The final approach, developed after consultation with local stakeholders, contained two main features that may be of interest to others facing similar challenges of evidencing impact.

Innovative engagement techniques in capturing robust evidence of the benefits of playwork
Use of Treasury approved models for calculating the economic value of the benefits of playwork

Participative Research Methods
In order to collate the views of the children who use staffed playwork settings, it was necessary to build relationships that enabled them to share what they perceived to be the credible benefits of their attendance. This required a sustained, informal approach to interviewing which took place both at and away from the setting.
A particularly useful method with this target group and also with the parents and carers of these children was the use of “graphic capture” – the portrayal of thoughts, emotions and benefits in a cartoon form displayed immediately in front of  targeted focus groups. This method was very powerful in terms of capturing a wide range of views, something that would not have been possible through purely questionnaire-based approaches. It was also very popular with interviewees in terms of providing immediate feedback.

In addition to the graphic capture approach, further evidence of the benefits of contact with Playwork was obtained through a mix of observation and informal questioning. This occurred while children played at each setting, as well as during outreach play sessions and as part of classroom-based work in conjunction with local schools. We also conducted “school gate” interviews with parents and carers.venture-1

Key to this approach, we believe, was the repeated presence of the research team at the settings over a period of a few weeks. As a result of this, children became familiar with both the objectives of the study and the researcher, and as a result were able to feel more confident about sharing their views on perceived benefits. Interviewing “friendship groups” together was also a useful technique as a means of encouraging the less confident to share their experiences.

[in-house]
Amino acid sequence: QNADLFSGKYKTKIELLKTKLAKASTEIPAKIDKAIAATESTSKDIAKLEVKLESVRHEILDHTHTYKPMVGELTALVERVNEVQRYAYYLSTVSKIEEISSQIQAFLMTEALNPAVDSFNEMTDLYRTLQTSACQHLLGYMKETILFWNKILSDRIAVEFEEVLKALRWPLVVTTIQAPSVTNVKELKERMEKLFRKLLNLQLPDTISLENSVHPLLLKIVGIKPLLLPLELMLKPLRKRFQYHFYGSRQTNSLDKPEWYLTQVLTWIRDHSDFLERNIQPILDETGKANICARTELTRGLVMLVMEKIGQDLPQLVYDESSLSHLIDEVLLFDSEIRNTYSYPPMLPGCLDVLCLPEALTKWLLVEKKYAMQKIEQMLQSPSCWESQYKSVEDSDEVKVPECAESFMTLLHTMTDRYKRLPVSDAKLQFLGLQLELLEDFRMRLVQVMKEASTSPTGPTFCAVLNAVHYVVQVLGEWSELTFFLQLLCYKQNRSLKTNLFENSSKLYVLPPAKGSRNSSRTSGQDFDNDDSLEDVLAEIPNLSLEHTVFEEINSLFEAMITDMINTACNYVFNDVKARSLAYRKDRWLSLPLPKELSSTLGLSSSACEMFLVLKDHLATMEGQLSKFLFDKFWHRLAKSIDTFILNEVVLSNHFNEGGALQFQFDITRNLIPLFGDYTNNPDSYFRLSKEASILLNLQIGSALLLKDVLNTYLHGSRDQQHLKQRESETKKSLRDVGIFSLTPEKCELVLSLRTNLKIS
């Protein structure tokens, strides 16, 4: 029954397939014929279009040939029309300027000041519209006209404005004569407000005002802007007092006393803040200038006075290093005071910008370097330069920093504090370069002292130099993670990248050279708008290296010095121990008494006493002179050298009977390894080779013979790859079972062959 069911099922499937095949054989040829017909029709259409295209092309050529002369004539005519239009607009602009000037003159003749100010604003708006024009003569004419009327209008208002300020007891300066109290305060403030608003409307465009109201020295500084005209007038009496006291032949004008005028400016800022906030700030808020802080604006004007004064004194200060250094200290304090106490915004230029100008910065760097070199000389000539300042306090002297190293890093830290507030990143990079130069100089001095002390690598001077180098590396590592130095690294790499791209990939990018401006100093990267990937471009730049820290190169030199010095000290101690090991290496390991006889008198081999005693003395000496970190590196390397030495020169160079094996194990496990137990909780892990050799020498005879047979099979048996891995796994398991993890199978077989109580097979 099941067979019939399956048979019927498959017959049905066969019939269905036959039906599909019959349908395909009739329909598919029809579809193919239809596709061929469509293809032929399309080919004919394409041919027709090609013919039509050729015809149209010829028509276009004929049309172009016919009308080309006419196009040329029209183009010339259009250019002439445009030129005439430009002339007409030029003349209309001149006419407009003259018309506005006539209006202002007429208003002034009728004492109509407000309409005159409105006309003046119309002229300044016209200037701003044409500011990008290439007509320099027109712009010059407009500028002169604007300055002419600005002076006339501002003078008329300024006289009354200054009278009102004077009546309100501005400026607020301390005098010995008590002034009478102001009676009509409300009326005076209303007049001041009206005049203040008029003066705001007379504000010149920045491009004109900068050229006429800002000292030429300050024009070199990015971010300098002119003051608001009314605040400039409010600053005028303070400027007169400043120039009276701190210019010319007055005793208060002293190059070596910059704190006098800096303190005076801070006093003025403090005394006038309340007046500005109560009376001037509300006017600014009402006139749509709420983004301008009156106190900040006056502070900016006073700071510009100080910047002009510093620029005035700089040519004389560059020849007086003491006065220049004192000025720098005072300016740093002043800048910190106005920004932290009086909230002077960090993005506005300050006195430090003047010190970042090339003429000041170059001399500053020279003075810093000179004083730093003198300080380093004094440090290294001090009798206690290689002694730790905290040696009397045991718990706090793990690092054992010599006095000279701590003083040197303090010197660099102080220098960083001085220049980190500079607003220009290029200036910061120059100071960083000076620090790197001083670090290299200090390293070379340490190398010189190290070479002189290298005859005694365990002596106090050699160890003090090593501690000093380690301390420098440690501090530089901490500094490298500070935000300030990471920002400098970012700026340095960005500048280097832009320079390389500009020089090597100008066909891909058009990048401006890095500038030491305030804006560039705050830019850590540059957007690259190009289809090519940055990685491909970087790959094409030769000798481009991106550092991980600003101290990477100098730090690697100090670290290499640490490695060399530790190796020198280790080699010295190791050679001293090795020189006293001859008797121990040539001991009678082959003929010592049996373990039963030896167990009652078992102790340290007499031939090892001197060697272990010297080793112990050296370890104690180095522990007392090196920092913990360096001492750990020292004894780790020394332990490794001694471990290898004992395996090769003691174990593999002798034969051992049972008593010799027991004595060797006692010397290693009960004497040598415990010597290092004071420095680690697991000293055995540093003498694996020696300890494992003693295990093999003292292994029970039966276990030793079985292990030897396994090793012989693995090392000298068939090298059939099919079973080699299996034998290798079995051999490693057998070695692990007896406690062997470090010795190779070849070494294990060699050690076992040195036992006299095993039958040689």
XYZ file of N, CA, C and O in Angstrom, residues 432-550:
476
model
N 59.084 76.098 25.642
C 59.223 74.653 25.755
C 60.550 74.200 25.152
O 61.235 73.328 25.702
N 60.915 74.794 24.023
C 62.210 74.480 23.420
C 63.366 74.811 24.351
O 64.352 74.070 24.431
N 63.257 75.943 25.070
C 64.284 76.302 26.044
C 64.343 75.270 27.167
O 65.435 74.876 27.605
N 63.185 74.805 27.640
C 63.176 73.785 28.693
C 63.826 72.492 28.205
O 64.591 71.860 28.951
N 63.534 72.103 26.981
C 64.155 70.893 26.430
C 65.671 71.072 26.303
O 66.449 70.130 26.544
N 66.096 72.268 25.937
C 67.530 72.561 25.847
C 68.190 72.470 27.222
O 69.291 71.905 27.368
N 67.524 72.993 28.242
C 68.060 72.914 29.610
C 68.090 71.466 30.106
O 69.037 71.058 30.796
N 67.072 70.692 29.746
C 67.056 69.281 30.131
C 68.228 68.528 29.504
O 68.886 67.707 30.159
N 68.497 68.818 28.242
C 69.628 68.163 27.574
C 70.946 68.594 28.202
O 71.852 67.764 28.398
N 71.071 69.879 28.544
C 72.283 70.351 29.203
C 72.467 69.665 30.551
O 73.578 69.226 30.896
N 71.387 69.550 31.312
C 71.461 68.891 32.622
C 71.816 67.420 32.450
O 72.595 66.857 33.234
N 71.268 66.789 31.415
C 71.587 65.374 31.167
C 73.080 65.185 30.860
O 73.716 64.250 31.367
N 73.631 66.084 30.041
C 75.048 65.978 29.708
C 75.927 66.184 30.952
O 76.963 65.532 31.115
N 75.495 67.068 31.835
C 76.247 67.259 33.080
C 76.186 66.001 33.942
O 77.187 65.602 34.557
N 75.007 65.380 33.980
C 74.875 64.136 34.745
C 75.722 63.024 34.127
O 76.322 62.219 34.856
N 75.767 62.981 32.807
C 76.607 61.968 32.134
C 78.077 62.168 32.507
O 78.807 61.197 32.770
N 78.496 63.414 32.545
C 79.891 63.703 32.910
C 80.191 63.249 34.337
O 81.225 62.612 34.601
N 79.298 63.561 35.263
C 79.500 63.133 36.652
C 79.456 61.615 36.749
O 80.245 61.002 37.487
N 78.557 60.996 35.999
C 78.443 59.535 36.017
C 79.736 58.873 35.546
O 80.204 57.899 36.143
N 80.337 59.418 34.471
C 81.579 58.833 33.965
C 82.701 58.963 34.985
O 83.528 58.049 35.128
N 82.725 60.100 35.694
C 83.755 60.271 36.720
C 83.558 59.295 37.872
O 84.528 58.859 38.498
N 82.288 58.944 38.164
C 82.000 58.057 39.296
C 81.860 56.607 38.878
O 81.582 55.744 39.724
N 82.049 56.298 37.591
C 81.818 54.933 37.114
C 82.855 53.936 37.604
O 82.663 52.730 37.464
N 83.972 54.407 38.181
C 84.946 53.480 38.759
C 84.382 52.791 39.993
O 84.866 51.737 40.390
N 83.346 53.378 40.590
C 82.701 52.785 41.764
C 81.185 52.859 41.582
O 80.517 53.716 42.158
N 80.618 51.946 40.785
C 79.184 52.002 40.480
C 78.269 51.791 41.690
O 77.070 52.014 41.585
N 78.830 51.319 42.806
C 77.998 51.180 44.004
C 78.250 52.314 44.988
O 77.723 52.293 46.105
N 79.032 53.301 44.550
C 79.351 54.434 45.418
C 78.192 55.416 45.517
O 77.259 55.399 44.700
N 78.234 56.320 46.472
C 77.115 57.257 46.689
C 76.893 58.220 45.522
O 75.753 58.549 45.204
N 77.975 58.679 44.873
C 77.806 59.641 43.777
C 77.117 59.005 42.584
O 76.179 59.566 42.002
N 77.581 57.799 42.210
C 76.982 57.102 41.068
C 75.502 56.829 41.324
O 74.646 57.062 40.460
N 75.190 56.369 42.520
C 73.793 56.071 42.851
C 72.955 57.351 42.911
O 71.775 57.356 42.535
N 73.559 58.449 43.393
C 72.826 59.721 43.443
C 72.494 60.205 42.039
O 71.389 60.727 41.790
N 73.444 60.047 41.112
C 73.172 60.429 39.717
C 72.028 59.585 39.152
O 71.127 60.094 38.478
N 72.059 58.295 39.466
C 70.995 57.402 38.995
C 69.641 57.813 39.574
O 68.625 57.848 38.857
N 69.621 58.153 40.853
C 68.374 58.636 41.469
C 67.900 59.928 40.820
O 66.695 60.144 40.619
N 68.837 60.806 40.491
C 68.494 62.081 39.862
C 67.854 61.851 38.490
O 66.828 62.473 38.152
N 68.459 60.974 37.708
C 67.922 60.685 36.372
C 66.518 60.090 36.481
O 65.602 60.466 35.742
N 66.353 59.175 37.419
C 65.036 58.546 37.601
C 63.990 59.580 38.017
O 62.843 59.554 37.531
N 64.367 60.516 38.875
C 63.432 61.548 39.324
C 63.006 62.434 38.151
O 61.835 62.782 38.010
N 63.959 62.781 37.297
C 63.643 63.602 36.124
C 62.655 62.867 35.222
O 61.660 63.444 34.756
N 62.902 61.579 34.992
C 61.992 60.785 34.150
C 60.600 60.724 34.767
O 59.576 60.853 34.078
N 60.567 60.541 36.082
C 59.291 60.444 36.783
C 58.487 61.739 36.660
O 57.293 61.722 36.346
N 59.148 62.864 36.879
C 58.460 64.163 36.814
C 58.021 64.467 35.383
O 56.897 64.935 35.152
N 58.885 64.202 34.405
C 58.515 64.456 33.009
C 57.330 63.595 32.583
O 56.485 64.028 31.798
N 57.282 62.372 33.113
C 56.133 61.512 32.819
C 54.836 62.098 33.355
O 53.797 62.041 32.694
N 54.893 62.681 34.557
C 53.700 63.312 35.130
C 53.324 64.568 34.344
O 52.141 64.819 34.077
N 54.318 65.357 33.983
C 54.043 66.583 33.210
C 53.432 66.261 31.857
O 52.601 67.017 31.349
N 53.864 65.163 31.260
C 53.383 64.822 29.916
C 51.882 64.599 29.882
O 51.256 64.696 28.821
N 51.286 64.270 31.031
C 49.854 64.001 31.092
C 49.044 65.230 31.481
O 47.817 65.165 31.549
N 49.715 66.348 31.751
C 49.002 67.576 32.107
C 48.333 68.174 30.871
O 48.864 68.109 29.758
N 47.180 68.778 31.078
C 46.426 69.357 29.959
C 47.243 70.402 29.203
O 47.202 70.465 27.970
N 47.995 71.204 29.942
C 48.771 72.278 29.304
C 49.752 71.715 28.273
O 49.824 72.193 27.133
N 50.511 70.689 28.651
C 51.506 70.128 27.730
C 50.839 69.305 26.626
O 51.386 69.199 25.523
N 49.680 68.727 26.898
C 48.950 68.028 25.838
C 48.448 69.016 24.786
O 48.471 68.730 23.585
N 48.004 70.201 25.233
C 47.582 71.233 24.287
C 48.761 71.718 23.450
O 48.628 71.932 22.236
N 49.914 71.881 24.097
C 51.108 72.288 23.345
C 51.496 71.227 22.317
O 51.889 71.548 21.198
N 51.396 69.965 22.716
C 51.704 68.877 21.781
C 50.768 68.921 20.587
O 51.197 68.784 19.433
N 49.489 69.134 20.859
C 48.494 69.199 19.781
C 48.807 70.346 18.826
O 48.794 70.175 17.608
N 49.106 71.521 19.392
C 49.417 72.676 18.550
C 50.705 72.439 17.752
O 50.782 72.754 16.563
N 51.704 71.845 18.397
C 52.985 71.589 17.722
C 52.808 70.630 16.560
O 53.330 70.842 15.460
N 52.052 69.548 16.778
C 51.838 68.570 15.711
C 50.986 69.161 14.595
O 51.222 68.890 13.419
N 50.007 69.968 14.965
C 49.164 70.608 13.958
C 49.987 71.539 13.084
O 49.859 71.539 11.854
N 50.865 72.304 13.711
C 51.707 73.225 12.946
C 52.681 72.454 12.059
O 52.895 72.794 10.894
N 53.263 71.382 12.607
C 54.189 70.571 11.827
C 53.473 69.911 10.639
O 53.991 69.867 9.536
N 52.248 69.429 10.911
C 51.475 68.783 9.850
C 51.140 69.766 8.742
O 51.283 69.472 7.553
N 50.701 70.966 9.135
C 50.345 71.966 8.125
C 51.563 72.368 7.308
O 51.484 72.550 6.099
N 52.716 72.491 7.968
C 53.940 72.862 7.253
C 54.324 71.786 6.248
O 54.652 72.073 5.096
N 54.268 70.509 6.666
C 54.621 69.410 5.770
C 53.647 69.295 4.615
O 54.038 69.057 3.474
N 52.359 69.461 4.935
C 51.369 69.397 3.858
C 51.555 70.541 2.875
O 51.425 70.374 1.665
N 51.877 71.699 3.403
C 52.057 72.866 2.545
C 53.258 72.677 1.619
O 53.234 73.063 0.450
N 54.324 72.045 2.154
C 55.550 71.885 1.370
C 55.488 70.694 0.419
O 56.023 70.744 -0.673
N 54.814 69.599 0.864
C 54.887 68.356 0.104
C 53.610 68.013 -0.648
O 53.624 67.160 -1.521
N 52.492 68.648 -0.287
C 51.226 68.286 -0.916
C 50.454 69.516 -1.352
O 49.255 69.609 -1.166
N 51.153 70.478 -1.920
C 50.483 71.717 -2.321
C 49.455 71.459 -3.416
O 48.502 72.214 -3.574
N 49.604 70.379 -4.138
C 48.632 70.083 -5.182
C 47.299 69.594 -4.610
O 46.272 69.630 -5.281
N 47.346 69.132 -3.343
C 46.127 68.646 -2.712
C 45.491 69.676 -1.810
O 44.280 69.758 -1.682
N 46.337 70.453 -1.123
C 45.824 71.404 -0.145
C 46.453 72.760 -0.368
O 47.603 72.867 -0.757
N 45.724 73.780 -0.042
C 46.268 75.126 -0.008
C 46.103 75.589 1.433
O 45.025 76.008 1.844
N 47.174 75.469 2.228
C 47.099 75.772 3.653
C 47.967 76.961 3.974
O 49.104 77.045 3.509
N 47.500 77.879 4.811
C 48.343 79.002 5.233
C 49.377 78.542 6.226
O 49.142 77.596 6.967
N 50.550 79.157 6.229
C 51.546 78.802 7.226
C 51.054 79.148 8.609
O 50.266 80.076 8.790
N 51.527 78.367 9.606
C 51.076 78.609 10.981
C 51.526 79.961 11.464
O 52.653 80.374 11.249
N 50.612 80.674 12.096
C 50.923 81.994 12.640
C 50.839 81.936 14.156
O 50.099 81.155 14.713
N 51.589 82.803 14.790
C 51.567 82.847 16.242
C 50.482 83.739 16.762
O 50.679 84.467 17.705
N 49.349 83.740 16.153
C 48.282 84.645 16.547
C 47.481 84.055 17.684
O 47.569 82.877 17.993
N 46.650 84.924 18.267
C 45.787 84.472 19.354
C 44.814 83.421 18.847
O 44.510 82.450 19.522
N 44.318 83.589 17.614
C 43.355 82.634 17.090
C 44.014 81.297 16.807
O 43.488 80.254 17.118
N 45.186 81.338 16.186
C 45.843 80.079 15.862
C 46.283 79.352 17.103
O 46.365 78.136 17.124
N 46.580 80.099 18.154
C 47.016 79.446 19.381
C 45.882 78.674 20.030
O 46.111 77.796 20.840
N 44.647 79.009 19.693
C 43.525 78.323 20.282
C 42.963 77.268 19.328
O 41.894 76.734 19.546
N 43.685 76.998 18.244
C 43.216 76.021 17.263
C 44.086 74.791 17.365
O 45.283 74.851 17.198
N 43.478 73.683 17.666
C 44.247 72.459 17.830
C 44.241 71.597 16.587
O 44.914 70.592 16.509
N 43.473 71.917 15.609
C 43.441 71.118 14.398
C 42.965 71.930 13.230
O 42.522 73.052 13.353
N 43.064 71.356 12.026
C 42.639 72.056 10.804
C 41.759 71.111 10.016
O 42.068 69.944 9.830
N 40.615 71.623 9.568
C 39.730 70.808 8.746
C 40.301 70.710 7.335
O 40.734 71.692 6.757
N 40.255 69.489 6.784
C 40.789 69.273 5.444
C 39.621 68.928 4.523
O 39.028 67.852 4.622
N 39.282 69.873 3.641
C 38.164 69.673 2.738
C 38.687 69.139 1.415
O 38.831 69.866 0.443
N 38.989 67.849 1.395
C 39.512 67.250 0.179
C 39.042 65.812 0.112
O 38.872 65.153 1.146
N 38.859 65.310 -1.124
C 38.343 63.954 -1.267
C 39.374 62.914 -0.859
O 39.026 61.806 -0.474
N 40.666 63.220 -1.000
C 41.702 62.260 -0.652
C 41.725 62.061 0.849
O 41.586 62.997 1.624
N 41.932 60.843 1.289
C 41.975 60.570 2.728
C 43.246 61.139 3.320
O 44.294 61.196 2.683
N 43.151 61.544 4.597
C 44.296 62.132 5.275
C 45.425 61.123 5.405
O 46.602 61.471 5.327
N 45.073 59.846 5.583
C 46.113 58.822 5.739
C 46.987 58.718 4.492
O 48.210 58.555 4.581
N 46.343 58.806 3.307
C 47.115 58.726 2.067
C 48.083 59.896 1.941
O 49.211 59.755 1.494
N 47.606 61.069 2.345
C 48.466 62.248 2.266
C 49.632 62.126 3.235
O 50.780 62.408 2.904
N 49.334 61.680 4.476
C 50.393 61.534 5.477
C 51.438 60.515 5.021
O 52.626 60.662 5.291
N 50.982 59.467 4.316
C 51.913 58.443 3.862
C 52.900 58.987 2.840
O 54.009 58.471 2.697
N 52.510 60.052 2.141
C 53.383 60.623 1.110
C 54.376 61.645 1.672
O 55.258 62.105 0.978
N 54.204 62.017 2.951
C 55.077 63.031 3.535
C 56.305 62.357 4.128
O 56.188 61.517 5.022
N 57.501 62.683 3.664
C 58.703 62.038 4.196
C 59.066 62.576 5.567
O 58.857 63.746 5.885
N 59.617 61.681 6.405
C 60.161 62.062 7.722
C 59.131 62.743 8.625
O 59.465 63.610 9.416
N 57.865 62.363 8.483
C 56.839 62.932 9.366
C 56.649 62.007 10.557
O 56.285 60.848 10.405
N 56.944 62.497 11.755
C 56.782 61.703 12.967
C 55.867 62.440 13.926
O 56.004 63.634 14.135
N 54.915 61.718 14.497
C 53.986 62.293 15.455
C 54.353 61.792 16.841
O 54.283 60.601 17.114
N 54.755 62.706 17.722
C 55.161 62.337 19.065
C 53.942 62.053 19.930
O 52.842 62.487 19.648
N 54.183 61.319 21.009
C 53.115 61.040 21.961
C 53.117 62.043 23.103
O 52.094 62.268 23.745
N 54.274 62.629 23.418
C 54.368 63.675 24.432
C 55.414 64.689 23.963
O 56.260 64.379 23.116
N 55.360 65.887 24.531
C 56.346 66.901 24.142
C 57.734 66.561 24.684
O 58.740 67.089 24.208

The quality of data obtained via these methods provided a highly robust picture of the link between time spent in contact with play workers at staffed play settings and the resulting economic value of physical, emotional, educational and economic achievements of current and former beneficiaries.

The Treasury Green Book
The Treasury Green book and further guidance for local partnerships produced in conjunction with the Public Service Transformation network and New Economy, set out a range of benefit calculation methods that enabled economic value to be estimated.
Values connected to the achievement of various Key Stage level qualifications, avoidance of chronic circulatory and mental health illness, chronic circulatory and reduced crime rates were some of the measures used in determining the value of Playwork in Wrexham.
After using a method of discounting values called “optimism bias” the enquiry identified a cost benefit ratio of £1 : £4.60, i.e., for every £1 of investment into playwork there is a return of £4.60 in public benefits. This sends a strong message to the new Public Service Board of the multiple impact of this intervention in contributing to local well being and anti-poverty objectives.
For further information on the enquiry An Evaluation of the impact of Play work in Wrexham contact Mike Barclay

Chris Ashman is an Associate Consultant at The Means and be contacted at chrisashman1@talktalk.net or on 07508 523 199